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Keywords:

  • reform-based science;
  • elementary science;
  • ethnography;
  • equity;
  • identity

Abstract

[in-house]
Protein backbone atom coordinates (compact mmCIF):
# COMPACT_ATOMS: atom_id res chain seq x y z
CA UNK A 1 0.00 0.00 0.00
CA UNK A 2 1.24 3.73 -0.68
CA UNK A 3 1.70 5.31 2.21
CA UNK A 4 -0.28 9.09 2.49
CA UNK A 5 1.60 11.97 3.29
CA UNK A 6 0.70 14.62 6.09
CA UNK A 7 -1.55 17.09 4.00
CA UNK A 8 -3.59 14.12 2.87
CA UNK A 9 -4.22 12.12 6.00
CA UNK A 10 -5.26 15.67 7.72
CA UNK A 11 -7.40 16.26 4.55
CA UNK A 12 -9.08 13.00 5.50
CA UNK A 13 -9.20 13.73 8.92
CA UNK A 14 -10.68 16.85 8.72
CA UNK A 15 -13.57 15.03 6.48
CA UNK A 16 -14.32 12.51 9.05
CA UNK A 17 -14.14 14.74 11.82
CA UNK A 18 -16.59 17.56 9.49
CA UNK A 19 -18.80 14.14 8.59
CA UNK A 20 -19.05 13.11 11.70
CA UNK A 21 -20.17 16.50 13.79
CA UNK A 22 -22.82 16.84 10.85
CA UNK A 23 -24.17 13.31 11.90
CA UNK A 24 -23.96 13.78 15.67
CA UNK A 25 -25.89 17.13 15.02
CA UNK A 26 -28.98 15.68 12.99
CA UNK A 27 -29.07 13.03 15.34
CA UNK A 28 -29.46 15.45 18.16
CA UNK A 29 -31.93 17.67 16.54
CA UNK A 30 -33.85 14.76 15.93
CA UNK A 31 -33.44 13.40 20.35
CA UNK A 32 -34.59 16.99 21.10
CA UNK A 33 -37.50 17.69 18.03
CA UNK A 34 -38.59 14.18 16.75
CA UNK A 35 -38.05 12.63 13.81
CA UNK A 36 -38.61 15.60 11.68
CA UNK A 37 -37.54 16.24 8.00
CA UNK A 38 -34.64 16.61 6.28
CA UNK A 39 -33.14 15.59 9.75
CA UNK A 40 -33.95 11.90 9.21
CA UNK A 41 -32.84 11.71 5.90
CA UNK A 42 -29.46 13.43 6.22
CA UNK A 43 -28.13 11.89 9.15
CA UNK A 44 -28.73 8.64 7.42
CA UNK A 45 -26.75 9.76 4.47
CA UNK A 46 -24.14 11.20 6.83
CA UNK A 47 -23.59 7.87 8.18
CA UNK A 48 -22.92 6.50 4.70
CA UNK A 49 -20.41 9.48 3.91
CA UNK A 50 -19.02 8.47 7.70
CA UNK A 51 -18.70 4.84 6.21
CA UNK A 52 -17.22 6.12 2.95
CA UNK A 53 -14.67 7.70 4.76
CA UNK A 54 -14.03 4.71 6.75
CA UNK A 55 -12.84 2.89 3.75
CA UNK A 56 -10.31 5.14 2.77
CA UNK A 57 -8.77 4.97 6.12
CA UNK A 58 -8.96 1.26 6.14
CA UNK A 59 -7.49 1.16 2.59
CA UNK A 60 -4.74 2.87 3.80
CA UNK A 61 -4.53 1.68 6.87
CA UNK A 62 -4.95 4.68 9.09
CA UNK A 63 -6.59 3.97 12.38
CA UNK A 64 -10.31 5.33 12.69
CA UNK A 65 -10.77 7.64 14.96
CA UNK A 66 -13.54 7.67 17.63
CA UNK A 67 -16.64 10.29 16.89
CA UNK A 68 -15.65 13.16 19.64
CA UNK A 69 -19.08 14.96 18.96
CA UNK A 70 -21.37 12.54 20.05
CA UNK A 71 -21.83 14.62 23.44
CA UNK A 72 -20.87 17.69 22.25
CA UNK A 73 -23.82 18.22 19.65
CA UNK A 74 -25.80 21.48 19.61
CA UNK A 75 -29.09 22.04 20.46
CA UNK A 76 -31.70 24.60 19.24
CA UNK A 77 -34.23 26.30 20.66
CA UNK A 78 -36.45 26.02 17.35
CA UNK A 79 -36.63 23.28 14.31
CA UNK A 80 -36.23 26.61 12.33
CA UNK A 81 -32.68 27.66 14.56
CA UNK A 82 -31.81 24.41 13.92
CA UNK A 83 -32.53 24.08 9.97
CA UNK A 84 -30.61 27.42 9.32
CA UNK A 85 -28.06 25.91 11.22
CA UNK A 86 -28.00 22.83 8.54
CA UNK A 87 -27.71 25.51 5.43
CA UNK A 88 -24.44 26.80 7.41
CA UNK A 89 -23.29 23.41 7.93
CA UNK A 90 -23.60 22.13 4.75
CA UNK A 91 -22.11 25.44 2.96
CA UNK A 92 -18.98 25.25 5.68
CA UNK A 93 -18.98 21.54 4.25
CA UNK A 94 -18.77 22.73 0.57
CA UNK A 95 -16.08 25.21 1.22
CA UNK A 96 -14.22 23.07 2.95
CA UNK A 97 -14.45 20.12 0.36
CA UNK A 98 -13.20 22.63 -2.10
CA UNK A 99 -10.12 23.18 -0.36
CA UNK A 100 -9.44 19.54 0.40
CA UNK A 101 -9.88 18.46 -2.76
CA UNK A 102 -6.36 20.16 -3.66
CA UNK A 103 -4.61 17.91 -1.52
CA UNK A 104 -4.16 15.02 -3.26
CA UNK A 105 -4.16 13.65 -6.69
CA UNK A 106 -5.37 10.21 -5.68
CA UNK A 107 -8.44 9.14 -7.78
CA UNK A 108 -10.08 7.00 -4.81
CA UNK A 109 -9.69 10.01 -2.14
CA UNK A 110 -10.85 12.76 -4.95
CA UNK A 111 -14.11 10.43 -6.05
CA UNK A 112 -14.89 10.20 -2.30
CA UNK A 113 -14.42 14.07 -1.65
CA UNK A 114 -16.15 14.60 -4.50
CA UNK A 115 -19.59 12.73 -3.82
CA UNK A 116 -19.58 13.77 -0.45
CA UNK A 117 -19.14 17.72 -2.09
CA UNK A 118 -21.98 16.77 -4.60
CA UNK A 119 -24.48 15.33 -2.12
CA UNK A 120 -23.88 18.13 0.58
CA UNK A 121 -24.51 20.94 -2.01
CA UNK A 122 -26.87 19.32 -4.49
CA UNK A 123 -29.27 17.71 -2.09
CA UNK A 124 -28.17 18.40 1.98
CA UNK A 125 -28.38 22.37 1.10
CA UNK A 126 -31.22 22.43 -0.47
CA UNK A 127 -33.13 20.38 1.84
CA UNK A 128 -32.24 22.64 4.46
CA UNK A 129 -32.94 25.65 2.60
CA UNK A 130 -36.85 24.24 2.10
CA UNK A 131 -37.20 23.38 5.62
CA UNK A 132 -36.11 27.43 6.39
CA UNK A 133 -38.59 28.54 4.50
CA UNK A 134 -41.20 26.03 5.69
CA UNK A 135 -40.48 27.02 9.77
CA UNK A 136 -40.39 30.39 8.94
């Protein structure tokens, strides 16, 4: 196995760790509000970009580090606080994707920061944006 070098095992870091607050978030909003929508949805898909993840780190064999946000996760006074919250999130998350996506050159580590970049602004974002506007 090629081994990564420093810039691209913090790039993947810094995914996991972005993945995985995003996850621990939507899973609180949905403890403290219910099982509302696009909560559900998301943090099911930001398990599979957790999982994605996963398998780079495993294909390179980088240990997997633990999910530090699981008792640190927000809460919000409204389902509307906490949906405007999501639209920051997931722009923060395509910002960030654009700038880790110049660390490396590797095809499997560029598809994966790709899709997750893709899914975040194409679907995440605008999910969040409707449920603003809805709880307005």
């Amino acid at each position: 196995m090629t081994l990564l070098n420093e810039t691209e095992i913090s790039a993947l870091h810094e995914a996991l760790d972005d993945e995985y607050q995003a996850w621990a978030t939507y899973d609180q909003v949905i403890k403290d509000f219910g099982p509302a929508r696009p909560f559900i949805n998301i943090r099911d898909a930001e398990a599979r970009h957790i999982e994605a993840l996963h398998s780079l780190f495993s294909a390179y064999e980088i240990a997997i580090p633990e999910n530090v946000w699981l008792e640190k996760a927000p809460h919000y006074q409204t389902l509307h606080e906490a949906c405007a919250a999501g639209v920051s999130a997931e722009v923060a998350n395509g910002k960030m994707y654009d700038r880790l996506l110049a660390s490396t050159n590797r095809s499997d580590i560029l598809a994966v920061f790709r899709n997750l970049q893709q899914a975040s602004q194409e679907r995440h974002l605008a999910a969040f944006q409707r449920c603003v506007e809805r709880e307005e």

When evaluating equity, researchers often look at the “achievement gap.” Privileging knowledge and skills as primary outcomes of science education misses other, more subtle, but critical, outcomes indexing inequitable science education. In this comparative ethnography, we examined what it meant to “be scientific” in two fourth-grade classes taught by teachers similarly committed to reform-based science (RBS) practices in the service of equity. In both classrooms, students developed similar levels of scientific understanding and expressed positive attitudes about learning science. However, in one classroom, a group of African American and Latina girls expressed outright disaffiliation with promoted meanings of “smart science person” (“They are the science people. We aren't like them”), despite the fact that most of them knew the science equally well or, in one case, better than, their classmates. To make sense of these findings, we examine the normative practice of “sharing scientific ideas” in each classroom, a comparison that provided a robust account of the differently accessible meanings of scientific knowledge, scientific investigation, and scientific person in each setting. The findings illustrate that research with equity aims demands attention to culture (everyday classroom practices that promote particular meanings of “science”) and normative identities (culturally produced meanings of “science person” and the accessibility of those meanings). The study: (1) encourages researchers to question taken-for-granted assumptions and complexities of RBS and (2) demonstrates to practitioners that enacting what might look like RBS and producing students who know and can do science are but pieces of what it takes to achieve equitable science education. © 2011 Wiley Periodicals, Inc., Inc. J Res Sci Teach 48: 459–485, 2011